The end of monsoon could see a rise in the number of pirate attacks throughout the Indian Ocean as weather conditions ease and mark a return of the dangers regularly faced by merchant vessels, according to the EU NAVFOR naval mission to the region.
With the apparent resumption of pirate attacks following the hijacking of MV Fairchem Bogey and its 21-member crew while it anchored near Salalah on Saturday, fears are mounting that the easing of the annual storms in the region will bring about an increase in incidents after a sustained period of calm. So far this year, 12 merchant vessels have been hijacked in or around Omani waters, with more than 30 others attacked.
Speaking exclusively to Muscat Daily, Commander Harry Harrison (Royal Navy) of the EU NAVFOR anti-piracy mission to the region said that suspected pirates would likely be ready to capitalise on this. It was likely he added, that the use of ocean-capable mother ships would continue, resulting in a wider spread of attacks across the Indian Ocean.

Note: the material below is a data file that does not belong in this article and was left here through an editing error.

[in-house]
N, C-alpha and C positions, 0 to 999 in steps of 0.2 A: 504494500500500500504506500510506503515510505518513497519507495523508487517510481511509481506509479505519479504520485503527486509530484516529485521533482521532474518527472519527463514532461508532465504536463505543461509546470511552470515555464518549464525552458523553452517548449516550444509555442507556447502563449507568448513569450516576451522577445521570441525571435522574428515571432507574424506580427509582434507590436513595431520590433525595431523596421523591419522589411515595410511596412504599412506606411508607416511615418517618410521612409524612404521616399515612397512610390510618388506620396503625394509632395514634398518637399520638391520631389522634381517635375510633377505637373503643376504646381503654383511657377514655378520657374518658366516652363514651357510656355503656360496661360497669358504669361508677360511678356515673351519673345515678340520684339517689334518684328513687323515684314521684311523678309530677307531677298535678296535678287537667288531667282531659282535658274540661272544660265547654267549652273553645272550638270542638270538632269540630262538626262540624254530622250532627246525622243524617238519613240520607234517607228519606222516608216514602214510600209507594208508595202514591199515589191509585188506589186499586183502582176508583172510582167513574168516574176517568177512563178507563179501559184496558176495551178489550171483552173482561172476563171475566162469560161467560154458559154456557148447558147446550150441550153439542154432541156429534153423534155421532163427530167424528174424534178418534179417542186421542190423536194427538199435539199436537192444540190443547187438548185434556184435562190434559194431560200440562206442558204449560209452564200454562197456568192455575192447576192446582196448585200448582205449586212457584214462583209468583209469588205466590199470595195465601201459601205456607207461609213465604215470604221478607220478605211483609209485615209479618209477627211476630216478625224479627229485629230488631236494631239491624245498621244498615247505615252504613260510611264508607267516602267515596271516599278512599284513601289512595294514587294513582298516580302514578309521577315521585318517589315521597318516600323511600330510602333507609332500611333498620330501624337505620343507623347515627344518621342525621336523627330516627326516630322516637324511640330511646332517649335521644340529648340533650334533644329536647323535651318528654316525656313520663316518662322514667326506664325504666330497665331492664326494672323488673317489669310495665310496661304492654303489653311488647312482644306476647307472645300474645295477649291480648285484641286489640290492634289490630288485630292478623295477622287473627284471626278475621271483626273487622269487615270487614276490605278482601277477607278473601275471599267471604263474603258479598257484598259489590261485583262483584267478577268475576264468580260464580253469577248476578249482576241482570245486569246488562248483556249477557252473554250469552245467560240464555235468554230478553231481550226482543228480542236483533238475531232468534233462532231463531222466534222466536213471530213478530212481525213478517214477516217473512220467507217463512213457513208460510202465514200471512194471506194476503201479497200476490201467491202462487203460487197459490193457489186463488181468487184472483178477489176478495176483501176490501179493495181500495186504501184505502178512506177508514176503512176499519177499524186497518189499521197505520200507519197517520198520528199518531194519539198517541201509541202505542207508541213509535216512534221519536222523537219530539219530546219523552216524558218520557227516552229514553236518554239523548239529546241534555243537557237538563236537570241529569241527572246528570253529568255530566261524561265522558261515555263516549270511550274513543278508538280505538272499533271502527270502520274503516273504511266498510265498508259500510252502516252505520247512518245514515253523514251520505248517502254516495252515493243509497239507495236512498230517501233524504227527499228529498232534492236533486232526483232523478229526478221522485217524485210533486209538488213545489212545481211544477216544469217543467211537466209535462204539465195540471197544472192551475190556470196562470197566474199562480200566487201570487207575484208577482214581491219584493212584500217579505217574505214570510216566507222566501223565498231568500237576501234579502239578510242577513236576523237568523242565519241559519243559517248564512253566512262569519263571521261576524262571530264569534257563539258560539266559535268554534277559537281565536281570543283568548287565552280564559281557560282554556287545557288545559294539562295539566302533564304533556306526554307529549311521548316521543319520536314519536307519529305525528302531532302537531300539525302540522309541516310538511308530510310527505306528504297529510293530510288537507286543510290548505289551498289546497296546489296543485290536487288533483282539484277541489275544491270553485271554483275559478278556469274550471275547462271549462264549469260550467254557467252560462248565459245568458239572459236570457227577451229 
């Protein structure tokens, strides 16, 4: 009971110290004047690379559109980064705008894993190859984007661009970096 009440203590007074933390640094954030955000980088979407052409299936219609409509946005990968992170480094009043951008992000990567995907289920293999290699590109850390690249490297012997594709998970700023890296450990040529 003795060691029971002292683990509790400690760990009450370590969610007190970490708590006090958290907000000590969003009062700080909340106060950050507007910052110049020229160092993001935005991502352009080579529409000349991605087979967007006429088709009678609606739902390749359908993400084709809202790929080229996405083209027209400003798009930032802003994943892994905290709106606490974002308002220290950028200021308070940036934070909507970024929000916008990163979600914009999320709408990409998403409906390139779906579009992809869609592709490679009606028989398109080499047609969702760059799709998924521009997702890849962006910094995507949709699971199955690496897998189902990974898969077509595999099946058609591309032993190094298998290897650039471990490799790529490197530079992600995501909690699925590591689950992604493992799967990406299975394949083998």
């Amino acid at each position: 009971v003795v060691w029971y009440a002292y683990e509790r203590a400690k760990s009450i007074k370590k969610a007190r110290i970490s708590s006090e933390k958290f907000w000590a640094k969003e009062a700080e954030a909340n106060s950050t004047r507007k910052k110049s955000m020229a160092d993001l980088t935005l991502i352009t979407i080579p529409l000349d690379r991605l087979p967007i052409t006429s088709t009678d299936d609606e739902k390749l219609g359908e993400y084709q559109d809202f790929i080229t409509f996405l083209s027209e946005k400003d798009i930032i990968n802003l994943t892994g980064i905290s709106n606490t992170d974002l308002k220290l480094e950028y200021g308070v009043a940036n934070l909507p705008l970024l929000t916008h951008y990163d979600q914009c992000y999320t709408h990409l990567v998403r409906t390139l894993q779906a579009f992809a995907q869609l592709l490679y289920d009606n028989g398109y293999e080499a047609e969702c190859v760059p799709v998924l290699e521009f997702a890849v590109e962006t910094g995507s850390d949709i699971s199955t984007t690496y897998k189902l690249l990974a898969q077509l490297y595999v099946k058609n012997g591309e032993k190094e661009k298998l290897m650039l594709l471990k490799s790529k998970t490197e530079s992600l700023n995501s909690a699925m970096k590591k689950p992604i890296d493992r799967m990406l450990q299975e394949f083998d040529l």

“The issue of piracy in the Indian Ocean is of significance to the region and the rest of the world. We anticipate that the reduction in sea state in the Somali basin after monsoon will make conditions more favourable for pirates and that there may well be an increase in the number of attacks,” said Commander Harrison. Echoing this anticipation, Sjoerd Both, a maritime security consultant and former commander of the regional coalition Combined Maritime Force, stated that pirates would likely increase their activities as soon as the weather eases.
“Pirates will go where the gain-to-risk ratio is most favourable. Omani waters with their relatively high ship density and located at some distance from the Internationally Recognised Transit Corridor (IRTC) offer that opportunity.”
“International naval forces have done an excellent job within the operational constraints imposed on them. Until the international community is ready to inflict real pain on the pirates nothing will change for the better,” he added. The ratio of successful attacks had reduced from one-in-three to one-in-six due to the increasing number of merchant vessels adopting self protection measures, said EU NAVFOR officials.